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Using Creativity as a Coping Mechanism

I often find myself thinking back to all the experiences or skills that I may have picked up over the years that relate to mental health in some form or the other, and strangely enough that’s what got me thinking about how creativity is such a wonderful tool when it comes to coping mechanisms. 

Remember those school projects where we were encouraged to let our imagination run wild, creating art projects that spoke volumes without uttering a single word, or where we let our strangest fantasies run wild, like drawing a superhero and its villain counterpart and then being asked who in our lives inspire those characters. 

I almost always said the superhero was my dad and the villain was my mom, asking me to clean my room. I didn't quite grasp it then, but upon reflection, I see how those creative adventures served as a release for my emotions. 

Even the casual doodles tucked away in the margins of my geography notebooks could be seen as a coping mechanism for the sheer monotony and the nagging thought that most of what we were learning would probably never see the light of day in my life. 

But the point is, engaging in some form of creativity, whether by instruction, boredom or choice, was laying the foundation for a powerful tool in managing the ups and downs in my life.

And the interesting part is that there is a ton of research to back up this revelation!

One study that I believe is particularly noteworthy, is one by Conner, DeYoung, and Silvia published in the journal, called “Emotion,” where they wanted to see how well-being was affected by creative activities. And not just art-related creativity, but everyday creativity, like cooking, writing, and problem-solving. 

They were all observed to have a positive impact on emotions. Many participants even said that despite not being very skilled at the activity itself, they were still able to achieve flow and mindfulness.

So now that I have established how creativity, much like taking breaks, has a Psychoflakes-like power to rejuvenate the mind and soul. Here's a personal take on how embracing creativity can be a game-changer for mental well-being:

  • Rediscovering the Joy of Creation

Think back to the moments when you felt that spark of inspiration, whether it was sketching, writing, or even crafting. Creativity is not about perfection, it's about the joy of creating something uniquely yours. The point is to achieve a sense of accomplishment and satisfaction that can act as a buffer against stress and daily pressures.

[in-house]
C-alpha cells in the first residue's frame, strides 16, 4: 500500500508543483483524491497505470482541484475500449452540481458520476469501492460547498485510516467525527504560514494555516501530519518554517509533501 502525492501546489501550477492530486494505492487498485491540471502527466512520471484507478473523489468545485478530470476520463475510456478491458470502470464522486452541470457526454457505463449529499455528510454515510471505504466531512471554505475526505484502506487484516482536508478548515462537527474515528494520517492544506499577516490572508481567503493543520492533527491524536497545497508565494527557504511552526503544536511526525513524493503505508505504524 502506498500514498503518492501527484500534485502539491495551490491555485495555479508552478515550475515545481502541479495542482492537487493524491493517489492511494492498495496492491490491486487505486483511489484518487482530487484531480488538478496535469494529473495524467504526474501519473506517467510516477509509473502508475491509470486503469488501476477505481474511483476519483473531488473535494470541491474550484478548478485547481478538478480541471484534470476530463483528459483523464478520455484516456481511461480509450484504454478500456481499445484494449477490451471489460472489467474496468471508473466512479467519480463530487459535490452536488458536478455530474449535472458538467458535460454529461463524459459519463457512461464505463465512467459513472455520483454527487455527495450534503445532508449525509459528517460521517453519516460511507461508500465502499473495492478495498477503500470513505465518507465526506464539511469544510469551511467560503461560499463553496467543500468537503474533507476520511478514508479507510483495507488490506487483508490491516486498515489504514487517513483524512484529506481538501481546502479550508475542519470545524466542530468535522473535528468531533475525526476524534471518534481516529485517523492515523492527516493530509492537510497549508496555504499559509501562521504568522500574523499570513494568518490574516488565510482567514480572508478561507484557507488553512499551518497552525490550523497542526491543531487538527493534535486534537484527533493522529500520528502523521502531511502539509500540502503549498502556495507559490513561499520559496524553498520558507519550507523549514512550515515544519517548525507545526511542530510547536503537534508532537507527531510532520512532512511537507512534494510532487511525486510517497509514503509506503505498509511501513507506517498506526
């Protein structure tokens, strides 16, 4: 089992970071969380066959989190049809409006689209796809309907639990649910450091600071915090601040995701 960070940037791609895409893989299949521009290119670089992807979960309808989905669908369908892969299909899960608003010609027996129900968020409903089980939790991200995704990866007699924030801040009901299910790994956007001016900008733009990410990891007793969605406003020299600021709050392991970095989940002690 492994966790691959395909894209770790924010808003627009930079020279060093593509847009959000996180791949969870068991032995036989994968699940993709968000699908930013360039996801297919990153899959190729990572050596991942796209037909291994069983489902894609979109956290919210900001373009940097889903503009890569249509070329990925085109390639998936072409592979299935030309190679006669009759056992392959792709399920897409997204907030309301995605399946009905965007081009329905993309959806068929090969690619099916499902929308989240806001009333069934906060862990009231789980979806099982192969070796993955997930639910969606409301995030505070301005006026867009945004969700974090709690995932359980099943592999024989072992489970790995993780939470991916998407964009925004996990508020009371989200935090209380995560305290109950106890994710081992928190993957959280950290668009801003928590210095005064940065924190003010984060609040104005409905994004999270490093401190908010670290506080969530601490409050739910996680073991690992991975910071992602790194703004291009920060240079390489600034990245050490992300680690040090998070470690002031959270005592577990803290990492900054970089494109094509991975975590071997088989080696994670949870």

• Art can be a Mindful Journey

Just as breaks offer moments of mindfulness, creative endeavors take you on a journey of presence and focus. Whether it's painting, writing, cooking, even organising, or any other form of self-expression, the act of creating brings you into the present moment, temporarily relieving the mind from worries and anxieties.

  • Journaling for Mental Clarity

I remember stumbling upon a psychology journal that discussed the therapeutic benefits of journaling. From personal experiences to scientific findings, the act of putting thoughts on paper can be remarkably cathartic. It's like having a conversation with oneself, gaining clarity and insights that may otherwise stay buried in the chaos of the mind.

  • Connecting the Dots

Creativity extends to problem-solving and thinking outside the box as well. Just like breaks enhance cognitive performance, engaging in creative problem-solving exercises activates different parts of the brain that foster adaptability and resilience.

  • The Science Behind Creativity

Scientifically speaking, studies have shown that engaging in creative activities stimulates the release of dopamine, the "feel-good" neurotransmitter. This not only enhances mood but also contributes to a sense of well-being. 

So if this is something that you want to give a shot as well, here are some tips that I think can really help you tap into using creativity as a coping tool.

  1. Set aside dedicated time for creative activities, just as you would for breaks.

  2. Experiment with different forms of creativity to find what resonates with you.

  3. Embrace imperfection because the process matters more than the end result.

  4. Connect with others who share similar creative interests; it's a journey best enjoyed together.

  5. Keep a creative journal for spontaneous ideas and reflections. You never know where you might find inspiration.

In a world that often feels like a whirlwind of responsibilities, deadlines, and challenges, it is nice to have some form of expression that is uniquely yours. No need to be the next Shakespeare or Monet, just dive in and let loose. 

So, grab that spatula or start scribbling, adding splashes of good vibes and fun to your daily ride. Get creative, and let the good times roll!

Learn about Mandalas with Psychoflakes to scribble through!

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